Waldron Commercial Historic District

The Waldron Commercial Historic District comprises a collection of buildings along Main Street from 1st to 5th Street in downtown Waldron (Scott County). Within the boundaries of the historic district are thirty-four buildings and one additional structure, built in several different phases between the years 1880 and 1958. Of the thirty-five total structures, twenty maintain a high level of integrity and contribute to the historic district; the other fifteen are non-contributing. The district was placed on the National Register of Historic Places on September 25, 2008.

The oldest buildings remaining in the Waldron Commercial Historic District date from circa 1880; however, development on Main Street began prior to that time. In the late 1830s, resident William Featherston operated a tavern where the Ben Franklin Building now stands between 3rd and Danville streets. Between the years 1850 and 1859, Waldron had three grocery stores, two hotels, a courthouse, a jail, a post office, and a blacksmith. The 1840s log courthouse was replaced in 1860 with a brick structure, but it burned two years later during the Civil War. The Continental Hotel, also referred to as the Malone Hotel, was erected in 1869 on the east side of South Main Street. The so-called Waldron War, a period of violence in the 1870s between Confederate and Union supporters, caused the town to suffer economically until the end of the decade.

Many new brick commercial buildings were built on Main Street during the 1880s and 1890s, including the Boston Cash Store Building in 1880 and the Dozier and Son Building in 1890. Businesses flourished on Main Street after the turn of the century. In 1901, the Bank of Waldron and the First National Bank both opened on South Main Street. By 1902, the Kansas City Southern Railroad went through Waldron, making it an important shipping location in western Arkansas. In 1908, the Scott County Jail and Scott County Poor Farm were completed upon the commission of Judge W. A. Bates. Growth began to slow in the next decade, but some businesses still emerged on Main Street. The City Garage, which sold Ford automobiles, opened directly west of the courthouse in 1916.

In the 1930s, the New Deal brought the Works Progress Administration (WPA) to Scott County to provide jobs for people in the area who were suffering during the Depression. Main Street was paved for the first time between 1st and 5th streets. In 1931, the Pines Theatre opened on South Main Street. A new courthouse was completed in 1934 with help from the WPA. Throughout the 1940s and 1950s, Waldron shifted from a commercial center to an industrial town, with less focus on the Main Street area.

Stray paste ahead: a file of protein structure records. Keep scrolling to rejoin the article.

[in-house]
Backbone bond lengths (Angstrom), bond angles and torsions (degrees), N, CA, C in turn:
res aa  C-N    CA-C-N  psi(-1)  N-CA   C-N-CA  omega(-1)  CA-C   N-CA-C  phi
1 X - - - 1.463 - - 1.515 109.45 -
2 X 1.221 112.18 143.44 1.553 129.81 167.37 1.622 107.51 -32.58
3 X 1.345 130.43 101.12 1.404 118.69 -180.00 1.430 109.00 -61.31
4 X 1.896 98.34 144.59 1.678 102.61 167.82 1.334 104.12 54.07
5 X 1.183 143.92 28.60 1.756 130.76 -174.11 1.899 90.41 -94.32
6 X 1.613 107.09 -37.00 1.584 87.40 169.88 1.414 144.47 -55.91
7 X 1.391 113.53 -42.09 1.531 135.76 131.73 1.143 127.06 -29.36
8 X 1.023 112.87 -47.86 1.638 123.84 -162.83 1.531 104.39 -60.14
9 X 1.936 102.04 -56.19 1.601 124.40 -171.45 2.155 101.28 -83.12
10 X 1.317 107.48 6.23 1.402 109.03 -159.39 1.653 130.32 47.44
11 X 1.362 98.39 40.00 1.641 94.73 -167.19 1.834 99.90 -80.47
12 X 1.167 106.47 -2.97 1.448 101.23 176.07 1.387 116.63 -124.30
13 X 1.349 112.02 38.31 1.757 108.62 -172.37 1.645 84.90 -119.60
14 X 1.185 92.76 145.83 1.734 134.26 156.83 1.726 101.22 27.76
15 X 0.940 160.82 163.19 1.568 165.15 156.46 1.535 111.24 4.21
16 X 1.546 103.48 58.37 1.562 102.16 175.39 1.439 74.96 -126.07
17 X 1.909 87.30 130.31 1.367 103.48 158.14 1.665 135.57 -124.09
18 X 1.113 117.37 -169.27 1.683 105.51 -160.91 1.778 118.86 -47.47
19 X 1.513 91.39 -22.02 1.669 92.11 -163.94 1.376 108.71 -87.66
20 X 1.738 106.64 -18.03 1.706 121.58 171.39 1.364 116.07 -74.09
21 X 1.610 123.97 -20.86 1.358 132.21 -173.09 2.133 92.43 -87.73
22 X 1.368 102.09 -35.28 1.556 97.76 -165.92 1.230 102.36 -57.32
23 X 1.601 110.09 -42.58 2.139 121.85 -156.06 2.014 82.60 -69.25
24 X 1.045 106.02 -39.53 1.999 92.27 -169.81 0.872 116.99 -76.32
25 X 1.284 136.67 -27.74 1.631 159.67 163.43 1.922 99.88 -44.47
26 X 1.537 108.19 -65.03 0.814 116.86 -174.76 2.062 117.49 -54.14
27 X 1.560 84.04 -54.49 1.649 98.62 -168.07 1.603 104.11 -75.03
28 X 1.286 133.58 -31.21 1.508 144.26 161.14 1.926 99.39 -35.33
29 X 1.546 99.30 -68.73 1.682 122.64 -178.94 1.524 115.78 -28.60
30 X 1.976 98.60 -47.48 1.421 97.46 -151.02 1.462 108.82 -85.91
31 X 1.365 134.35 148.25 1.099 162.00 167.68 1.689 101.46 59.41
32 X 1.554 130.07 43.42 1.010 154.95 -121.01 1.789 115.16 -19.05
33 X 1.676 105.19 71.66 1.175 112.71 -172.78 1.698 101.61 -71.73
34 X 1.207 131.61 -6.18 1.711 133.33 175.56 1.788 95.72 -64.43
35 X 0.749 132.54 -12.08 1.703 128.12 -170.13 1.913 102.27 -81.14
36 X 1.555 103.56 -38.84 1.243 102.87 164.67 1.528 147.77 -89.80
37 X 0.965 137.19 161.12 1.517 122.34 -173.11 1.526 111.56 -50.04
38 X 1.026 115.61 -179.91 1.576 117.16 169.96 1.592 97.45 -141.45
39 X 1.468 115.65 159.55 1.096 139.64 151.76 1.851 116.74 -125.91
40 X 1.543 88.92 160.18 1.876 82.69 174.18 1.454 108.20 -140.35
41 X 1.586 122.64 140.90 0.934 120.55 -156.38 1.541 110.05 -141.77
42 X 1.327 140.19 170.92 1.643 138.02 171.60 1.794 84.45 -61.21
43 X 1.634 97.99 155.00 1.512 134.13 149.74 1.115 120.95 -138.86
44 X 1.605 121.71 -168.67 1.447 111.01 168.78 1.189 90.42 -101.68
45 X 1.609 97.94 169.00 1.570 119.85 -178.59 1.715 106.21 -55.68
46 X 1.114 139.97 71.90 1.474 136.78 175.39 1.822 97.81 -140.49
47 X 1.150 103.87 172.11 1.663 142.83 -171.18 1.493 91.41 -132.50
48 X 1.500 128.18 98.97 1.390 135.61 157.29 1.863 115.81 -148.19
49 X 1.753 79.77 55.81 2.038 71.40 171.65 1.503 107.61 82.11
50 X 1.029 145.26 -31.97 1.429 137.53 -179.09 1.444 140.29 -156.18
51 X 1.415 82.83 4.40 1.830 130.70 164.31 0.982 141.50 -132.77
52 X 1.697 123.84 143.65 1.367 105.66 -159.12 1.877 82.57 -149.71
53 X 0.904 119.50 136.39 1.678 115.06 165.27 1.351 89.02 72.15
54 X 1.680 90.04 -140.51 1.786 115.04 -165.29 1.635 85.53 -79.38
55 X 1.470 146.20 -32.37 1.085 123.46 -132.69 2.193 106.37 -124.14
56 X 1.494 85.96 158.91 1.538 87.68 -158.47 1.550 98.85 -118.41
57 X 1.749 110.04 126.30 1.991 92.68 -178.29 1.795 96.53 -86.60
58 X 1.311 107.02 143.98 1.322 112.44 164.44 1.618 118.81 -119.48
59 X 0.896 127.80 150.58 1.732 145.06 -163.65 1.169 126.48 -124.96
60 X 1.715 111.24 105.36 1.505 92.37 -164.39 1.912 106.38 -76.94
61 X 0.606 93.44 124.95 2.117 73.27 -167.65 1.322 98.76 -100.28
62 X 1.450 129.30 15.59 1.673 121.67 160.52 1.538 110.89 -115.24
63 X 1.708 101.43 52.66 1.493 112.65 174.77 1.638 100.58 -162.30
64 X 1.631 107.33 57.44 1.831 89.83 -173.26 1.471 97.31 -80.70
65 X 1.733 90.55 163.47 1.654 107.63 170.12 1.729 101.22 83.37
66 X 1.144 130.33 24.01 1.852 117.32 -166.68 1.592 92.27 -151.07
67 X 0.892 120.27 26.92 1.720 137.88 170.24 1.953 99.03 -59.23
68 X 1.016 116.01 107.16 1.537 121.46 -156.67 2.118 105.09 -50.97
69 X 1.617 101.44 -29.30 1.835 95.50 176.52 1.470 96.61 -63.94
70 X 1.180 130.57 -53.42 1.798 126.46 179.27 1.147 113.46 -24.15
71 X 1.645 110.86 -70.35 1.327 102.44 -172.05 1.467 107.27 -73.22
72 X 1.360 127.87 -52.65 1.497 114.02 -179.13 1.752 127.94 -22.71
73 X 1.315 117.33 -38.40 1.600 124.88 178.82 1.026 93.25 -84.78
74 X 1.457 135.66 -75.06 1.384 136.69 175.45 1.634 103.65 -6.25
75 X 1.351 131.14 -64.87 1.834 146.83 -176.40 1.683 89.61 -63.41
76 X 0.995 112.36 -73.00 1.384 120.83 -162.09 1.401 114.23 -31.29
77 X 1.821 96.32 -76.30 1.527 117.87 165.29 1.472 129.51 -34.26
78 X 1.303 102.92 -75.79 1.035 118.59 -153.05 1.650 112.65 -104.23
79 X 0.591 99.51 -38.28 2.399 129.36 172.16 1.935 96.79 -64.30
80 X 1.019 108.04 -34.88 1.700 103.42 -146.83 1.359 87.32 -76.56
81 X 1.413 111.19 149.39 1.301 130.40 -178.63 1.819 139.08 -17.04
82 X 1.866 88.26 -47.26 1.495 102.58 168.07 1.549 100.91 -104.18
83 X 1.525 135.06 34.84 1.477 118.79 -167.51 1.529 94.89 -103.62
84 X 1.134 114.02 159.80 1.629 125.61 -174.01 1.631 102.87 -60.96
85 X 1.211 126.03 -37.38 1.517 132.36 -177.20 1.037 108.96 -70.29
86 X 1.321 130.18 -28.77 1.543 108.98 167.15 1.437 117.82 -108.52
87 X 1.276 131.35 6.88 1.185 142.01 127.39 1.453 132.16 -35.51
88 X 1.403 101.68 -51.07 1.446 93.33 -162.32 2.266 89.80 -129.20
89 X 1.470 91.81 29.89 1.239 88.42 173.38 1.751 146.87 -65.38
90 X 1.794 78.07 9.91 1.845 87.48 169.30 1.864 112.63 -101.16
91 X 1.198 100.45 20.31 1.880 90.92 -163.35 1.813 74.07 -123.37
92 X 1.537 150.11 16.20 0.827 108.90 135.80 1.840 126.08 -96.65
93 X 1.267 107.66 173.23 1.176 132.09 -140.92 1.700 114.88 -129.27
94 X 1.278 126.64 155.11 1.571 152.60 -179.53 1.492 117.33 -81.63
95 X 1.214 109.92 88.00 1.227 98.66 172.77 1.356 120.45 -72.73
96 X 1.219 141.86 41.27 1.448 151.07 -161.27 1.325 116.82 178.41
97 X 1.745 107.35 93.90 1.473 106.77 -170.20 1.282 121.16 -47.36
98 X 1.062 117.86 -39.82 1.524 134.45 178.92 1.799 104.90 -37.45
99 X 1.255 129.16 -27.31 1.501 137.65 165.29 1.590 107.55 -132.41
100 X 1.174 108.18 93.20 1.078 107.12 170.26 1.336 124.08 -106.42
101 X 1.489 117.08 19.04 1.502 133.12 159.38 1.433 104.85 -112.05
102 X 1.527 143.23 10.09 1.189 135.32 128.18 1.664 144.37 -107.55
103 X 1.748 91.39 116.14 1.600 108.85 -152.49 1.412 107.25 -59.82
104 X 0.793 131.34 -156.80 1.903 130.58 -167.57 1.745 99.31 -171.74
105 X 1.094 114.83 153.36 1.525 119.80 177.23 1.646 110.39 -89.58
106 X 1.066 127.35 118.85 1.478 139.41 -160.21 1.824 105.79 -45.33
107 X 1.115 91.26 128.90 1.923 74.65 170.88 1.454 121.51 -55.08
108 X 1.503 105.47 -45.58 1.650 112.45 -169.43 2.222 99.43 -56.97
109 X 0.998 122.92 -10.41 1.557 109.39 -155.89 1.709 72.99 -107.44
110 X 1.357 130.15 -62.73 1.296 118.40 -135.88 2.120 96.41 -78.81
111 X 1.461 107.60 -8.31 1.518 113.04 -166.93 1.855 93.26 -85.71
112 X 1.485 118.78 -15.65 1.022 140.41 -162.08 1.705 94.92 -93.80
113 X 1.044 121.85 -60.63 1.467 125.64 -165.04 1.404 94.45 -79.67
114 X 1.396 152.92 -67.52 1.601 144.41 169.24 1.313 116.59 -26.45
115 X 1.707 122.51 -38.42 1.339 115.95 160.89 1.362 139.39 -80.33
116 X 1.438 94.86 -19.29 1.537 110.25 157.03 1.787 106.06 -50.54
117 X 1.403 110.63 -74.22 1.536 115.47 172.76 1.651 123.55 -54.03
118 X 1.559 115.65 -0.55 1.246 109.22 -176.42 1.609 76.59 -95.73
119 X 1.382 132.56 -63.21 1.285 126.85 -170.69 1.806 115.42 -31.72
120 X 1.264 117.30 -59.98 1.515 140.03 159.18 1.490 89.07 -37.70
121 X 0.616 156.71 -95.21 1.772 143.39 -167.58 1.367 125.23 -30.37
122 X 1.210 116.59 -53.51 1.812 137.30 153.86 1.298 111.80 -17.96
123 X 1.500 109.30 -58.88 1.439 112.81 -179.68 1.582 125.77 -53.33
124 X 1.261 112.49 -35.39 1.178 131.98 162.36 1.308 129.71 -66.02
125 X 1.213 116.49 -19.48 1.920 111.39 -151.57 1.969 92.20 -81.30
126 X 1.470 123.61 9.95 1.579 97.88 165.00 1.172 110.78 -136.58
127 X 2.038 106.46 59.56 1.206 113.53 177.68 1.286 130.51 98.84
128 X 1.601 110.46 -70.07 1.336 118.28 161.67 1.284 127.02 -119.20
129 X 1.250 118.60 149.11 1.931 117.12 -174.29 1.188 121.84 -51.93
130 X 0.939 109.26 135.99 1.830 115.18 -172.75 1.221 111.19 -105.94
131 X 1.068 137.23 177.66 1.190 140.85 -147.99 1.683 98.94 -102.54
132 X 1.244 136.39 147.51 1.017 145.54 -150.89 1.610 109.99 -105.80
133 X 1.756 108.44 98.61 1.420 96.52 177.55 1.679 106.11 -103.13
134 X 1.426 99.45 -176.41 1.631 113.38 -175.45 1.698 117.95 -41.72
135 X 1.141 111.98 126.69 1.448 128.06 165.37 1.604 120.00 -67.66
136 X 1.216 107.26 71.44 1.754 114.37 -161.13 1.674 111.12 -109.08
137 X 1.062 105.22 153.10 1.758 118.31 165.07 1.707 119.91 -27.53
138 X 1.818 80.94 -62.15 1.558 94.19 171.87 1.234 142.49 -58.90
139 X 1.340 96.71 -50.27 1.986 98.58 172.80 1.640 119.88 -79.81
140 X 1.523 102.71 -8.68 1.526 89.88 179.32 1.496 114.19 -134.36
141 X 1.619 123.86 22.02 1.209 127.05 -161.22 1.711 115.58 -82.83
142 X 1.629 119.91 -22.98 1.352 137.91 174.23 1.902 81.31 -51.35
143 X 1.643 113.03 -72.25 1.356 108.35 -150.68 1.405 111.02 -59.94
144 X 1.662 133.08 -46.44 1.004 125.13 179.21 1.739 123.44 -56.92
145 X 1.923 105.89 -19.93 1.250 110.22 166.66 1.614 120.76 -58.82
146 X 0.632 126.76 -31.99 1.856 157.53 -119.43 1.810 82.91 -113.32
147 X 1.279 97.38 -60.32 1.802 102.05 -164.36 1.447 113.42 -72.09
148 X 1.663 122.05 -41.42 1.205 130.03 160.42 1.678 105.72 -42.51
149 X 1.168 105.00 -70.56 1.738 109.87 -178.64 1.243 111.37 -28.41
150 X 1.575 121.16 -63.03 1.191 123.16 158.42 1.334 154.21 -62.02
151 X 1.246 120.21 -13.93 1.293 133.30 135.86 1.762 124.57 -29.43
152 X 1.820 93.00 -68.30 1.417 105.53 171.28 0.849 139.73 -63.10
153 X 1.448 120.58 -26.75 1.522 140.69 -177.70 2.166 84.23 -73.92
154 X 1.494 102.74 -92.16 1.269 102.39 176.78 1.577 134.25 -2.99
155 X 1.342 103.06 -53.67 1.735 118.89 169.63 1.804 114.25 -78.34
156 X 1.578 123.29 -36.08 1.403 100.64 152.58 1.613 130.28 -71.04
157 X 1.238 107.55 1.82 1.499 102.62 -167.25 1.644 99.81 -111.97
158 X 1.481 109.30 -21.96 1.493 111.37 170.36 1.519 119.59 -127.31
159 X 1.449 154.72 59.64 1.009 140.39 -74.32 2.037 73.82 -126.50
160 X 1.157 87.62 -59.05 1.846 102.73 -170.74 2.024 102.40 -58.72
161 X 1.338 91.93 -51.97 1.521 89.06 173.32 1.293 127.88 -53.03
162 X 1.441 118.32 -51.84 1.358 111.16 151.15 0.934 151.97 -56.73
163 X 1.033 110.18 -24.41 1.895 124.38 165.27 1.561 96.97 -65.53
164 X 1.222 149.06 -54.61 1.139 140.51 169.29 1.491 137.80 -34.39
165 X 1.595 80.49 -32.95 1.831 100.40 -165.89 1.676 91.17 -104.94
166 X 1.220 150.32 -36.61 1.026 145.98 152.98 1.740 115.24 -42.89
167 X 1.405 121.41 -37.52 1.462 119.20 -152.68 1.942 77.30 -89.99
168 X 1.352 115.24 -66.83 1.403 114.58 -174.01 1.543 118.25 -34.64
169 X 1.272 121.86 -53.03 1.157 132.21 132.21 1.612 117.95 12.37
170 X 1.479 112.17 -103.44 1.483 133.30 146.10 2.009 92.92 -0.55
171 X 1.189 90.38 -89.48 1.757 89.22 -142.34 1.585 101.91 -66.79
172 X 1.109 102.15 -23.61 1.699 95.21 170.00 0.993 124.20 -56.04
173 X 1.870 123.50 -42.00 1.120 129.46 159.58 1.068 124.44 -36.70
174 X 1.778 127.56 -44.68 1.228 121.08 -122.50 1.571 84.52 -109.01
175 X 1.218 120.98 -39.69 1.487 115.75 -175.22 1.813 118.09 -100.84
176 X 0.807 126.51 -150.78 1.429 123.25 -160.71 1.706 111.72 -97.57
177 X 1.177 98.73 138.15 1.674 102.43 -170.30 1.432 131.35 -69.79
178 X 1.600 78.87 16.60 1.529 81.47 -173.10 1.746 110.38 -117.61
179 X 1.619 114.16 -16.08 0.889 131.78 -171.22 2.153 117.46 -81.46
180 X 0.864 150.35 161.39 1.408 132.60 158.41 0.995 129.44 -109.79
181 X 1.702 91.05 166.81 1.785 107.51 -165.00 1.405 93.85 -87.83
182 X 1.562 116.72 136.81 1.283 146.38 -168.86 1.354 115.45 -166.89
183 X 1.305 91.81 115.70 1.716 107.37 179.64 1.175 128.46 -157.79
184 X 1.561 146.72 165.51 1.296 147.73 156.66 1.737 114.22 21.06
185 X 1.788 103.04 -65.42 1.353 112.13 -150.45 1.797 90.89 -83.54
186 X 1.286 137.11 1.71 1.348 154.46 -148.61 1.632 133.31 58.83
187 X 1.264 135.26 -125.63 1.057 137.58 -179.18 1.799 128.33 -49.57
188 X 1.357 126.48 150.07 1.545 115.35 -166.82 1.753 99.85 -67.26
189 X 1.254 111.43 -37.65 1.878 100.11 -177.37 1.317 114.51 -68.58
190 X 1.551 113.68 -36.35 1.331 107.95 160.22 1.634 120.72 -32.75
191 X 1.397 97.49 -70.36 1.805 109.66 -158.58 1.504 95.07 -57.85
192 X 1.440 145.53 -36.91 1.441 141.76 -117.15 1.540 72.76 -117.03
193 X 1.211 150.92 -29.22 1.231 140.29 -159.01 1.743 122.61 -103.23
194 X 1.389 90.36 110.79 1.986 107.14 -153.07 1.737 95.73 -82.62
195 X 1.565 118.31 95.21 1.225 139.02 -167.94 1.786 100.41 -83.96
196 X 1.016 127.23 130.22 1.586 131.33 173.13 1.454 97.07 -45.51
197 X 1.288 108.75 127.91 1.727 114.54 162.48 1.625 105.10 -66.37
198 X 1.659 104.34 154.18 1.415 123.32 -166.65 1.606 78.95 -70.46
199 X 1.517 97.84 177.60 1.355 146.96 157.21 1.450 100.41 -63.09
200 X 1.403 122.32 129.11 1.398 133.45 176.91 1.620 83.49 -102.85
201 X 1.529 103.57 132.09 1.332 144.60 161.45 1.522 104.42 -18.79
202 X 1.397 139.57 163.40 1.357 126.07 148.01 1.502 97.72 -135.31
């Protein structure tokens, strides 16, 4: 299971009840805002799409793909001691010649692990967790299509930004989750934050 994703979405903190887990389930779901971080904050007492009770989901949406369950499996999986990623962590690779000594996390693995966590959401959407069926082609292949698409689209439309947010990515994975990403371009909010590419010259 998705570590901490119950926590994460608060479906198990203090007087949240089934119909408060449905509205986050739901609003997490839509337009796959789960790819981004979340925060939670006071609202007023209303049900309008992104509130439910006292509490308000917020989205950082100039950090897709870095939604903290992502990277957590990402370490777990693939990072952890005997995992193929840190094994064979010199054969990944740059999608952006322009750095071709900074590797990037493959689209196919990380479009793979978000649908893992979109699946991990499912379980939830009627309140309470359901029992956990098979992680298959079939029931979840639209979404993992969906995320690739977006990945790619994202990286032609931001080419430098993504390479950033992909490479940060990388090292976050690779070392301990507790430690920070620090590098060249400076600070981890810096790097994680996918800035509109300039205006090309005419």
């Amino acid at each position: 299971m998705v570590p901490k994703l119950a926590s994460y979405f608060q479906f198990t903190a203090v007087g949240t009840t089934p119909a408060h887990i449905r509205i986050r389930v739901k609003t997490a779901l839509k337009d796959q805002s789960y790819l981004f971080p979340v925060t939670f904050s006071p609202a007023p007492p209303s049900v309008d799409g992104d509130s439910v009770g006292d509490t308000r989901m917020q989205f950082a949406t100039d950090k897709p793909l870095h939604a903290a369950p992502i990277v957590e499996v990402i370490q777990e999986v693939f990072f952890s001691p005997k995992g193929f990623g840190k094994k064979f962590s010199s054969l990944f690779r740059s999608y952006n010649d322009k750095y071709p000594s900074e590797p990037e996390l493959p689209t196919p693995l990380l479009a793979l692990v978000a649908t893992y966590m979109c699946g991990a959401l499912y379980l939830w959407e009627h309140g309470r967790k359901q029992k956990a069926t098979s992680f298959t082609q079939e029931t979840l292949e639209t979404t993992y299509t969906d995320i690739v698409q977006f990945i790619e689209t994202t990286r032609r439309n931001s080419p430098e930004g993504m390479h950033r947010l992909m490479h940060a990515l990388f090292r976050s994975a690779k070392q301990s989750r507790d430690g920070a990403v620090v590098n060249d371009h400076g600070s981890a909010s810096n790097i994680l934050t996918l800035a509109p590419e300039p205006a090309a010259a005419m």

The buildings within the district boundary were built in several different phases between the years 1880 and 1958. Between 1880 and 1900, ten brick buildings were erected. The buildings are of traditional commercial architecture, with some structures containing Italianate features. From 1901 to 1919, construction accelerated on Main Street. There are eleven buildings from this time period remaining within the historic district. They are one or two stories, and are of traditional twentieth-century architecture. From 1920 to 1940, ten buildings were constructed. Eight of the buildings reflect traditional twentieth-century commercial architecture. The courthouse and Pines Theatre are excellent examples of Art Deco architecture. During the last period of development, between 1941 and 1958, only four buildings were constructed on South Main Street. All but two buildings from this period are of traditional red brick construction. The Crutchfield’s Café building reflects a contemporary style from the 1950s with asbestos siding and overhanging eaves on a flat roof, and the Jim Angel’s Shoe Shop building was constructed using Roman bricks, which are longer and flatter than the standard variety. Some buildings were altered after this period, but no more were built within the district.

For additional information:
“Waldron Commercial Historic District.” National Register of Historic Places registration form. On file at Arkansas Historic Preservation Program, Little Rock, Arkansas. Online at http://www.arkansaspreservation.com/National-Register-Listings/PDF/SC0081.nr.pdf (accessed July 3, 2018).

Ty Richardson
Richardson Preservation Consulting


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